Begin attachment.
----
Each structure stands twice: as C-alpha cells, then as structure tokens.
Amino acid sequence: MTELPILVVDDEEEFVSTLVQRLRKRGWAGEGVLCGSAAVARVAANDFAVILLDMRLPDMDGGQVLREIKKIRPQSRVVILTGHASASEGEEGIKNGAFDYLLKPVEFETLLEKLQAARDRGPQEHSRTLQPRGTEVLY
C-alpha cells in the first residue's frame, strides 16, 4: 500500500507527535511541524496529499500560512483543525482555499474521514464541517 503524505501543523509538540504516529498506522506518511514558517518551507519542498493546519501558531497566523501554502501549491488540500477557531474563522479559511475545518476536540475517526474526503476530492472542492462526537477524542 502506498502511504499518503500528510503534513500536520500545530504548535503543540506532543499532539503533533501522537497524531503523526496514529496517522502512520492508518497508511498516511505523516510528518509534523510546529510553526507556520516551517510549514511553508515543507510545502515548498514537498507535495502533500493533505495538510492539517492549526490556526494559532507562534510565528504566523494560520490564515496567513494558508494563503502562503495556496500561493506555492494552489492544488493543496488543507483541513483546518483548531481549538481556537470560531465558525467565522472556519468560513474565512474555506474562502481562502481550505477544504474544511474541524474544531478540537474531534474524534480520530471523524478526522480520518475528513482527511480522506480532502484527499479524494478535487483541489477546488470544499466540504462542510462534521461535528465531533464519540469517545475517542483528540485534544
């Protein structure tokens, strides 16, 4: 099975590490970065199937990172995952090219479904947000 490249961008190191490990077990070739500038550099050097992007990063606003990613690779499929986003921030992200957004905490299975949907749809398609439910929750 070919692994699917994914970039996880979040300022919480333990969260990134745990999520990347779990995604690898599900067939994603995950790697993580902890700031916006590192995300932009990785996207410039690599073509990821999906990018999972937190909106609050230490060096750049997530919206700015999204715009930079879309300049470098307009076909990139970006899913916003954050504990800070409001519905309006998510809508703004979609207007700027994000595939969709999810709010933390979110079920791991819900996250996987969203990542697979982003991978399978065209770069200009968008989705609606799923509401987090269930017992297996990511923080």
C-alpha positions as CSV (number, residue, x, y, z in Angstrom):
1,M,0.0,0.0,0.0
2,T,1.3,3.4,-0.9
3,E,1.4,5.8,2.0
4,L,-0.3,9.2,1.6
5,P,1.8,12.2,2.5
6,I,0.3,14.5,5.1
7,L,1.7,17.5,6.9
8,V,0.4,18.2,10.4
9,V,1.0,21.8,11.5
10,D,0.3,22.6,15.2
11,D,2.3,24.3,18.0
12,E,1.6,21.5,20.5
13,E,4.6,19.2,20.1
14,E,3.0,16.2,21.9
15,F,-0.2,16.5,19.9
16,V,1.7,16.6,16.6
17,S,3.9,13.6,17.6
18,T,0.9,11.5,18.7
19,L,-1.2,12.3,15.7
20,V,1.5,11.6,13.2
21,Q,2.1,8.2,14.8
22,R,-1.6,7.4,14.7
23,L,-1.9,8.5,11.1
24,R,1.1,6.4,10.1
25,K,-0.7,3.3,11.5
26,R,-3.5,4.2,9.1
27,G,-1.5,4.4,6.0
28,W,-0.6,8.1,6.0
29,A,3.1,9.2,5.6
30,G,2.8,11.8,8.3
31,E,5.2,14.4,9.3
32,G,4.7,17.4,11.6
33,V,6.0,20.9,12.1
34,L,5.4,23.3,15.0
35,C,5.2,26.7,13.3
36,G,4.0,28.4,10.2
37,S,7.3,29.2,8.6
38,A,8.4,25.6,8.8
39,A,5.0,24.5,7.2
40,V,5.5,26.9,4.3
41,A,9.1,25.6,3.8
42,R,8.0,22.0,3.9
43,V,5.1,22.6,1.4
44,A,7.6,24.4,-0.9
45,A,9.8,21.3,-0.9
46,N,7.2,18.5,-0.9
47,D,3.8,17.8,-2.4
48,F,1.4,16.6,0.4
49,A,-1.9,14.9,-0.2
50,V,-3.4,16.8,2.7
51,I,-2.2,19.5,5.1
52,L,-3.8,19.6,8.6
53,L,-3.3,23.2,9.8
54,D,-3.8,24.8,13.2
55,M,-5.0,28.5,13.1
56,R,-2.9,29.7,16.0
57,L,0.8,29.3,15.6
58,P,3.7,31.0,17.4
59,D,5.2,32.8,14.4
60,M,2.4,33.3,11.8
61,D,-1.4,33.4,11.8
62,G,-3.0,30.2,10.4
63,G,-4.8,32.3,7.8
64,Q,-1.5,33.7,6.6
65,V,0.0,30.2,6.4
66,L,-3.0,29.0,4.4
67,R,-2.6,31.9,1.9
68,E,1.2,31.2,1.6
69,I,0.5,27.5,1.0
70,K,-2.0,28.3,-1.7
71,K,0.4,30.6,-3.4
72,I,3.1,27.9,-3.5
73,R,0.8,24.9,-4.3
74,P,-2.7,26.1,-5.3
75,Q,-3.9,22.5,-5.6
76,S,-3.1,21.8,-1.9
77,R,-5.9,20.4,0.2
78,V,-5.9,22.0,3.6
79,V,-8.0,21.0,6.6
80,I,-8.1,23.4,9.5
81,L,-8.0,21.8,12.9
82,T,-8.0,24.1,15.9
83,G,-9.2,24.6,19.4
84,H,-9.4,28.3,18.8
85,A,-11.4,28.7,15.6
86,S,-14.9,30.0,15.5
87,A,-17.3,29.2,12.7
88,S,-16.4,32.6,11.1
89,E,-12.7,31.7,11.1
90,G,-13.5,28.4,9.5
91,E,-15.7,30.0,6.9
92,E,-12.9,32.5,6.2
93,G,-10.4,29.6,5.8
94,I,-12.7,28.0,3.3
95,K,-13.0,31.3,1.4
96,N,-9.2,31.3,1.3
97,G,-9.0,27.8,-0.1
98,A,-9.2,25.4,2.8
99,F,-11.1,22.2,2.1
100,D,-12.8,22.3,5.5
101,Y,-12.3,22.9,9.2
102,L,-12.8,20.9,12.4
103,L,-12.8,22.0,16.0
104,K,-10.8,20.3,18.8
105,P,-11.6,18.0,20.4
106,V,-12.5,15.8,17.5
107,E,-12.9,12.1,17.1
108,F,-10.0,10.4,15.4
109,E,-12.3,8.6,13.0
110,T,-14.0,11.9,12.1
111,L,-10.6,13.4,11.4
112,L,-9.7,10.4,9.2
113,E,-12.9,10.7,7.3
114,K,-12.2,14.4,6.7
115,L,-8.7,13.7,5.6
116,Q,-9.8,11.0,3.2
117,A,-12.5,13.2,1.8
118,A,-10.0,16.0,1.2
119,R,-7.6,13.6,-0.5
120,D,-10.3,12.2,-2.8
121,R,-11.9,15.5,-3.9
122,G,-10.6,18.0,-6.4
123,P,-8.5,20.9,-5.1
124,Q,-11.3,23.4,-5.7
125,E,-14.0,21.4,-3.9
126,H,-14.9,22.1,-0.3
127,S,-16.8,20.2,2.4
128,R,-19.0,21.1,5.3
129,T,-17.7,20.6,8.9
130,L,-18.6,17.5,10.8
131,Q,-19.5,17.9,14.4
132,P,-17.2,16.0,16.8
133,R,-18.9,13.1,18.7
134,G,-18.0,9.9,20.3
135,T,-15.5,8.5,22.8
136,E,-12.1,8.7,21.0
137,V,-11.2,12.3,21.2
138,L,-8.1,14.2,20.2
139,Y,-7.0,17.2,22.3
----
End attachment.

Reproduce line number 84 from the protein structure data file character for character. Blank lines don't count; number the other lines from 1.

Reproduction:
79,V,-8.0,21.0,6.6